Wall Street Journal Calls Snowden A Sociopath; Argues For Even Less NSA Oversight
from the the-nsa-journal dept
But, no, the editorial is so full of ignorance and wrongness that it almost feels like a parody. It refers to Ed Snowden as a "sociopath with stolen documents" for example:
The report lands at a bad political moment, with tea party Republicans and anti-antiterror Democrats smelling opportunity and sociopaths with stolen documents campaigning to harm U.S. national security.I'm curious how they judge him to be a sociopath. Considering the ruling yesterday by Judge Leon, which the WSJ acknowledges in the very next sentence, it certainly looks like Snowden revealed to the public an unconstitutional effort by the US government to violate our privacy.
The editorial goes on to insist that any rollback of the bulk metadata program would have horrendous consequences... based on nothing. The editorial claims that a moderate change to the bulk metadata collection (requiring telcos to hold onto the data, rather than letting the NSA get it up front) would "effectively cripple" the NSA's ability to analyze these records.
The problem is that metadata is only useful if it is pooled, formatted and organized so it can be searched quickly and accurately. Intelligence is not an on-demand technology but an ongoing, painstaking process in preparation for questions that no one can know until U.S. spooks need immediate answers.But that's both wrong and bullshit at the same time. First, that paragraph could be used to argue against any limit on surveillance. It goes completely against the very concept of the 4th Amendment. Hell, attaching recording devices and cameras to every single human being, and piping that info directly into the NSA (and no, we're not quite at that stage yet) would also help the NSA search for info quickly -- but it's also insane. Why would the WSJ support an insane concept?
More importantly, despite having many opportunities to do so, the NSA has yet to show any evidence that the bulk metadata collection was necessary to stop any terror attacks. Multiple Senators have already said that there is no such evidence, and in Judge Leon's ruling he explicitly notes that, despite the opportunity to do so, the US government did not present a single shred of evidence that this program has been necessary. Furthermore, the claims that it's necessary to have the data in hand (as opposed to held by the telcos, as this proposal would allow) is again not supported by the actual evidence. Judge Leon clearly pointed out that in the examples given of where the metadata was used, there was no necessary "urgency" that would have prevented reviewing that information were it held elsewhere.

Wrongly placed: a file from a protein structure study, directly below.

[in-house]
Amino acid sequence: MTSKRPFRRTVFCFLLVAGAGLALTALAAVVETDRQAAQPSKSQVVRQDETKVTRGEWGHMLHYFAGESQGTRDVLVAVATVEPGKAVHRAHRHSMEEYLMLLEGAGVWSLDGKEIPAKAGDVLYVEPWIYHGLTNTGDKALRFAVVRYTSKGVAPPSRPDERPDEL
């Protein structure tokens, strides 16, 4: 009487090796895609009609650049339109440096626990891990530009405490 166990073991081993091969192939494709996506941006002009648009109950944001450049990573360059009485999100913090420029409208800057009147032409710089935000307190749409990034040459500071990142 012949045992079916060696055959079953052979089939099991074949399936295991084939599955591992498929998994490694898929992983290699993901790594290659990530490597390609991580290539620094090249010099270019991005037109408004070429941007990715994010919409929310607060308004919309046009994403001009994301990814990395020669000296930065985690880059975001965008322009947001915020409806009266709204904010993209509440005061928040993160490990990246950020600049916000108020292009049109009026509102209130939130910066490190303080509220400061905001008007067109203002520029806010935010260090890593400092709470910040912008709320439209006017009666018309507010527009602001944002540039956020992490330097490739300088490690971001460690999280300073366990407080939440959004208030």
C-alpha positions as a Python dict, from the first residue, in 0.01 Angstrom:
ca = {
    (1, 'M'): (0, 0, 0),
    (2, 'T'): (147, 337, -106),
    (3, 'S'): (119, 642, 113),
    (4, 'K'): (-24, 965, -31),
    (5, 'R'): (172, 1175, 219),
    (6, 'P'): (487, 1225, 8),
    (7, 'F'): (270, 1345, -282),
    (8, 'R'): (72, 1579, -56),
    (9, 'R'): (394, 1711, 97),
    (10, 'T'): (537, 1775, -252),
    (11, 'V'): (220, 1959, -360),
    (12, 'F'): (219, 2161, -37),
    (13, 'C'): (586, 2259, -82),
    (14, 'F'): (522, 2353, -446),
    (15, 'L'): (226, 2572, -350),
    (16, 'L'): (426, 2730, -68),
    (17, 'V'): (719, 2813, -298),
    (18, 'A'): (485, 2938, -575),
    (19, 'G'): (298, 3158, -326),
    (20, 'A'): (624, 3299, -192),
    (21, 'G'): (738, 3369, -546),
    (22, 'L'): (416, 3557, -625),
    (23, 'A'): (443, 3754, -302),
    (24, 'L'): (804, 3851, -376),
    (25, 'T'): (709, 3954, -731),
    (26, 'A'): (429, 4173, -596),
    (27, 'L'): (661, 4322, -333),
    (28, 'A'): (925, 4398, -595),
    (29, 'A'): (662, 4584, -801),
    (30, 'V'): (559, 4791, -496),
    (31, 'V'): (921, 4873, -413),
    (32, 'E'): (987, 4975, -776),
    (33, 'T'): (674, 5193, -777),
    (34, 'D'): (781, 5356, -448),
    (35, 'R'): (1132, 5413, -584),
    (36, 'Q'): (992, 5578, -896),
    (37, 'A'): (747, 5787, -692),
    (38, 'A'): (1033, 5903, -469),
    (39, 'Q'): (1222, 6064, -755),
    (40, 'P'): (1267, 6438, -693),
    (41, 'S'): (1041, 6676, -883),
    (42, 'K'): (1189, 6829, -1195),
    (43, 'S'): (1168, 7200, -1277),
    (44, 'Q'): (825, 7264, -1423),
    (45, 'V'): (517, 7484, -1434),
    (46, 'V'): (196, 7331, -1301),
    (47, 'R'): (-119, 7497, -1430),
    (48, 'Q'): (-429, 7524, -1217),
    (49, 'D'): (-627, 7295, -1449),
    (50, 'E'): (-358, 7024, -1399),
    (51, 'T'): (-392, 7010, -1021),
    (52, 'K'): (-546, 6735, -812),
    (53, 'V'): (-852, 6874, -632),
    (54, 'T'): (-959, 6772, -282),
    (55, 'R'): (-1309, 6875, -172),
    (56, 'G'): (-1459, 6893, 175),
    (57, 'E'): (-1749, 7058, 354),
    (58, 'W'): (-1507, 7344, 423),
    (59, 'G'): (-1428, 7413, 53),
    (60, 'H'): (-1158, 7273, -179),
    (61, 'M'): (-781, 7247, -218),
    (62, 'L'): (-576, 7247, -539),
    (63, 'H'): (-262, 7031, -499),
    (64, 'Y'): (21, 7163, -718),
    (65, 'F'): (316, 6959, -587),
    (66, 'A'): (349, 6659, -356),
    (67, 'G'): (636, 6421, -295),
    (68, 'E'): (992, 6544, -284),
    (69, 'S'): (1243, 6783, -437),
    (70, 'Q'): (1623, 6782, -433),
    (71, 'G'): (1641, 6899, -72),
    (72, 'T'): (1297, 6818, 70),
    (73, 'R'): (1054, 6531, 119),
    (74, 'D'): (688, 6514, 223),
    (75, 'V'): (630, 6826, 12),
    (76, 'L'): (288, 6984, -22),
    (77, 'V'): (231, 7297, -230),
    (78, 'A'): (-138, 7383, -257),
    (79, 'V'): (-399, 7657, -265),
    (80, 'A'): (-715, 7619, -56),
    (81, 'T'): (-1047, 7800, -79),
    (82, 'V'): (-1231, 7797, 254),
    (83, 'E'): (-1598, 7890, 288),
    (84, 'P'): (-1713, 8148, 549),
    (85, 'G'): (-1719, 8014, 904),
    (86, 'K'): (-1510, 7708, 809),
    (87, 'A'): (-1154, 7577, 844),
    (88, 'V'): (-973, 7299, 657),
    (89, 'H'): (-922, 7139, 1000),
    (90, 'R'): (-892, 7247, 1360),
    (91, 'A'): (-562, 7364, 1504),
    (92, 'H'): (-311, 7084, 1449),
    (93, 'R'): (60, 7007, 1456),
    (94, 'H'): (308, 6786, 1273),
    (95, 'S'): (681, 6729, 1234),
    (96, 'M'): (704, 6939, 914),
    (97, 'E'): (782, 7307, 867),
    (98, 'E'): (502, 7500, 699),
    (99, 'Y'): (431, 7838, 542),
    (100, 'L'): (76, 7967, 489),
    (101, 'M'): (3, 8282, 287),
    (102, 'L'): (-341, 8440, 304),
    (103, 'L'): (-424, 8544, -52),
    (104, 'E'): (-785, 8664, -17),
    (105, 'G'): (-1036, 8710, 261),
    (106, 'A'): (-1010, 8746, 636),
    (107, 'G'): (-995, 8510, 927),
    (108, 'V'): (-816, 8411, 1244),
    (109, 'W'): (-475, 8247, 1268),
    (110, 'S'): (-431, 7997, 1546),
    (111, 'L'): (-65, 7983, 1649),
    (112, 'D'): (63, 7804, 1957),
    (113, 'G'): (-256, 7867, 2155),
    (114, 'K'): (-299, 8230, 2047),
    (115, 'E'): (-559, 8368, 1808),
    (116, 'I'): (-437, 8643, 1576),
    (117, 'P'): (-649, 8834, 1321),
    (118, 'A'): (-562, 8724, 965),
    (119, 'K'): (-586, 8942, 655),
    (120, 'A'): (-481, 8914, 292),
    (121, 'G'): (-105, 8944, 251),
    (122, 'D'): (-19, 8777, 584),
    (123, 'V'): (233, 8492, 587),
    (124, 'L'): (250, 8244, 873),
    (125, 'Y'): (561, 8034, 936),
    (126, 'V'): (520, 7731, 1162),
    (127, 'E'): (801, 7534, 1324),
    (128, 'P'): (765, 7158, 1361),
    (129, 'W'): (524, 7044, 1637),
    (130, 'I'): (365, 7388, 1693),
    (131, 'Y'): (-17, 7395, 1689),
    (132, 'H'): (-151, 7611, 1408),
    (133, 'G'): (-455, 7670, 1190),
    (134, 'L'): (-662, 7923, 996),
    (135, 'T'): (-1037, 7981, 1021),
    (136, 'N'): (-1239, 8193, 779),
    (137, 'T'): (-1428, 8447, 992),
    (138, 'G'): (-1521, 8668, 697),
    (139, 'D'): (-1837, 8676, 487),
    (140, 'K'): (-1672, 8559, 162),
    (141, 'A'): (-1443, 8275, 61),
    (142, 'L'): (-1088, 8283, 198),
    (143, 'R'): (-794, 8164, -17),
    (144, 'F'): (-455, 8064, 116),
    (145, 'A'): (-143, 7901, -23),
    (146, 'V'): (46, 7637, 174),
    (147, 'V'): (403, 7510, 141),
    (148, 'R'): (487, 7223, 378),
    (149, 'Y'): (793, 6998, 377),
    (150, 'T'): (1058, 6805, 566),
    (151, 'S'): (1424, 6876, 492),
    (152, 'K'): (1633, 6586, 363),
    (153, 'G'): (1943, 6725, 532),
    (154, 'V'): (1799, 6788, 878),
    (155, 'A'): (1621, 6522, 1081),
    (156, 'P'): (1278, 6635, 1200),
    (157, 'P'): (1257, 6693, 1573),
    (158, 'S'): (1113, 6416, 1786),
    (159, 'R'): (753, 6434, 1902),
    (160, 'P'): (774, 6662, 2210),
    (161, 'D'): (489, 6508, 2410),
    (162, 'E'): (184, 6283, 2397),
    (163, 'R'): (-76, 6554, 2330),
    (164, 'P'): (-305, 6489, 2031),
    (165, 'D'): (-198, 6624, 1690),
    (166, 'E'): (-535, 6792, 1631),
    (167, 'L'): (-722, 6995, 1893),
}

The editorial board also apparently has a serious problem with the idea that there should be an adversarial process within the FISA court. In fact, it goes even further in arguing that the FISA court itself is a problem, and that the NSA shouldn't even be accountable to the judicial branch, but to the executive branch alone. And then it mocks the idea of an adversarial process by calling it a "roving ACLU corps", because protecting civil liberties is apparently not a good thing according to the WSJ.
The FISC judges are not now operating as a judiciary but instead fill a quasi-legal management role over NSA. This dilutes accountability for the political branches, but the Obama panel wants to go further and appoint a public advocate whose job is to argue against the NSA as in a public lawsuit.Even by the ridiculously low standards of the WSJ, this editorial is simply ludicrous. It bows down before the surveillance state, wishing for even fewer protections for our civil liberties, and pretends that if only the government could spy on us even more, the world would be a much better place. And it throws in that gratuitous attack on Snowden's mental faculties just as a bonus. Because, when defending the surveillance state, apparently if you can't argue with logic, ad hominems are the way to go.
This roving ACLU corps would second-guess the agency and presumably urge the judges to reject or limit NSA requests.